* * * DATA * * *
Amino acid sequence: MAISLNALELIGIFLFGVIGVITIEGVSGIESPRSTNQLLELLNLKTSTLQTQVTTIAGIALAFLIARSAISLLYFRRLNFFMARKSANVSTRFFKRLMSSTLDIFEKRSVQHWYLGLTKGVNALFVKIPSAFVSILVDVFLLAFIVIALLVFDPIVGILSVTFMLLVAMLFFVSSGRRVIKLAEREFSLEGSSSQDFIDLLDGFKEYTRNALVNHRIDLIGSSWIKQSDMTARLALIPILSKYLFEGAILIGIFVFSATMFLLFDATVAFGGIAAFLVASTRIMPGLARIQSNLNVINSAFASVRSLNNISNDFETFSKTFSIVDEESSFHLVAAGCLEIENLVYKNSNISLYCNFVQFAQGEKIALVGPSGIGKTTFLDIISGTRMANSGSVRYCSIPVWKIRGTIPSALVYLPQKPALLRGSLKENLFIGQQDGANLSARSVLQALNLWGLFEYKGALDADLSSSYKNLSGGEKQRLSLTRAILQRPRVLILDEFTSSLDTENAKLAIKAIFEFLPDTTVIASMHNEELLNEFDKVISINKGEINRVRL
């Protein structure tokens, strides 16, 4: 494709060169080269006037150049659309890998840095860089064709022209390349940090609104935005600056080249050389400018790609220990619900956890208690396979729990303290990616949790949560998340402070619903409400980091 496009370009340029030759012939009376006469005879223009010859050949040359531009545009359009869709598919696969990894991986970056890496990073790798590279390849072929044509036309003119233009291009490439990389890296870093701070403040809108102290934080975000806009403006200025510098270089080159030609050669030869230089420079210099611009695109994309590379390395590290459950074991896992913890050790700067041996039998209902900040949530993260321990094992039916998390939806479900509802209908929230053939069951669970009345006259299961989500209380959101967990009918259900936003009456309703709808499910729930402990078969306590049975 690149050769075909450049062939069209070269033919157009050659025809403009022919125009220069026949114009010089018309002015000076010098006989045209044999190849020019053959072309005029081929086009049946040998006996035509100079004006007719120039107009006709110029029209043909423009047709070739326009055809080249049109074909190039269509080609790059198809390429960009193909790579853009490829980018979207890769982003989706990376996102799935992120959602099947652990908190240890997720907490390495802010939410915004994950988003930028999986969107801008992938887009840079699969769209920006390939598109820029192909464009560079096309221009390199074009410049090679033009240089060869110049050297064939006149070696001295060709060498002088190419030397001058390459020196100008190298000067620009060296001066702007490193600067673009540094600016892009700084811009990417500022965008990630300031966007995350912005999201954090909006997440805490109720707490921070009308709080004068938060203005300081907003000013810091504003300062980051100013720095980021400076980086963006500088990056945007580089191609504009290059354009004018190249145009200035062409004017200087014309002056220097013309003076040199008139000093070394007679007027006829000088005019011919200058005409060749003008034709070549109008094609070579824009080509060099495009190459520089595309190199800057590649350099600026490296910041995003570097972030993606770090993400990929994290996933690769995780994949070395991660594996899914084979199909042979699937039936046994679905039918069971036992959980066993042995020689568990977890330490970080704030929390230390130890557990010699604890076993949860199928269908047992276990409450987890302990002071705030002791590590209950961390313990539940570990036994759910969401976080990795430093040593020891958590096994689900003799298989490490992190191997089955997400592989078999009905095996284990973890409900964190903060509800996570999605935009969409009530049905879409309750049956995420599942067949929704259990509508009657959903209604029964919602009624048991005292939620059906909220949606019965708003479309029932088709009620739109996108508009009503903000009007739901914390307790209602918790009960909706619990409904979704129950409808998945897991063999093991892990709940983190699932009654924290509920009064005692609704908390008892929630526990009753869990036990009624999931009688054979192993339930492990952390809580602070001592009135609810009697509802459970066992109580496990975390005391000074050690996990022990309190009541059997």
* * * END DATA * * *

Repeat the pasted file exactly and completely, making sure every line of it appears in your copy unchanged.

Amino acid sequence: MAISLNALELIGIFLFGVIGVITIEGVSGIESPRSTNQLLELLNLKTSTLQTQVTTIAGIALAFLIARSAISLLYFRRLNFFMARKSANVSTRFFKRLMSSTLDIFEKRSVQHWYLGLTKGVNALFVKIPSAFVSILVDVFLLAFIVIALLVFDPIVGILSVTFMLLVAMLFFVSSGRRVIKLAEREFSLEGSSSQDFIDLLDGFKEYTRNALVNHRIDLIGSSWIKQSDMTARLALIPILSKYLFEGAILIGIFVFSATMFLLFDATVAFGGIAAFLVASTRIMPGLARIQSNLNVINSAFASVRSLNNISNDFETFSKTFSIVDEESSFHLVAAGCLEIENLVYKNSNISLYCNFVQFAQGEKIALVGPSGIGKTTFLDIISGTRMANSGSVRYCSIPVWKIRGTIPSALVYLPQKPALLRGSLKENLFIGQQDGANLSARSVLQALNLWGLFEYKGALDADLSSSYKNLSGGEKQRLSLTRAILQRPRVLILDEFTSSLDTENAKLAIKAIFEFLPDTTVIASMHNEELLNEFDKVISINKGEINRVRL
């Protein structure tokens, strides 16, 4: 494709060169080269006037150049659309890998840095860089064709022209390349940090609104935005600056080249050389400018790609220990619900956890208690396979729990303290990616949790949560998340402070619903409400980091 496009370009340029030759012939009376006469005879223009010859050949040359531009545009359009869709598919696969990894991986970056890496990073790798590279390849072929044509036309003119233009291009490439990389890296870093701070403040809108102290934080975000806009403006200025510098270089080159030609050669030869230089420079210099611009695109994309590379390395590290459950074991896992913890050790700067041996039998209902900040949530993260321990094992039916998390939806479900509802209908929230053939069951669970009345006259299961989500209380959101967990009918259900936003009456309703709808499910729930402990078969306590049975 690149050769075909450049062939069209070269033919157009050659025809403009022919125009220069026949114009010089018309002015000076010098006989045209044999190849020019053959072309005029081929086009049946040998006996035509100079004006007719120039107009006709110029029209043909423009047709070739326009055809080249049109074909190039269509080609790059198809390429960009193909790579853009490829980018979207890769982003989706990376996102799935992120959602099947652990908190240890997720907490390495802010939410915004994950988003930028999986969107801008992938887009840079699969769209920006390939598109820029192909464009560079096309221009390199074009410049090679033009240089060869110049050297064939006149070696001295060709060498002088190419030397001058390459020196100008190298000067620009060296001066702007490193600067673009540094600016892009700084811009990417500022965008990630300031966007995350912005999201954090909006997440805490109720707490921070009308709080004068938060203005300081907003000013810091504003300062980051100013720095980021400076980086963006500088990056945007580089191609504009290059354009004018190249145009200035062409004017200087014309002056220097013309003076040199008139000093070394007679007027006829000088005019011919200058005409060749003008034709070549109008094609070579824009080509060099495009190459520089595309190199800057590649350099600026490296910041995003570097972030993606770090993400990929994290996933690769995780994949070395991660594996899914084979199909042979699937039936046994679905039918069971036992959980066993042995020689568990977890330490970080704030929390230390130890557990010699604890076993949860199928269908047992276990409450987890302990002071705030002791590590209950961390313990539940570990036994759910969401976080990795430093040593020891958590096994689900003799298989490490992190191997089955997400592989078999009905095996284990973890409900964190903060509800996570999605935009969409009530049905879409309750049956995420599942067949929704259990509508009657959903209604029964919602009624048991005292939620059906909220949606019965708003479309029932088709009620739109996108508009009503903000009007739901914390307790209602918790009960909706619990409904979704129950409808998945897991063999093991892990709940983190699932009654924290509920009064005692609704908390008892929630526990009753869990036990009624999931009688054979192993339930492990952390809580602070001592009135609810009697509802459970066992109580496990975390005391000074050690996990022990309190009541059997």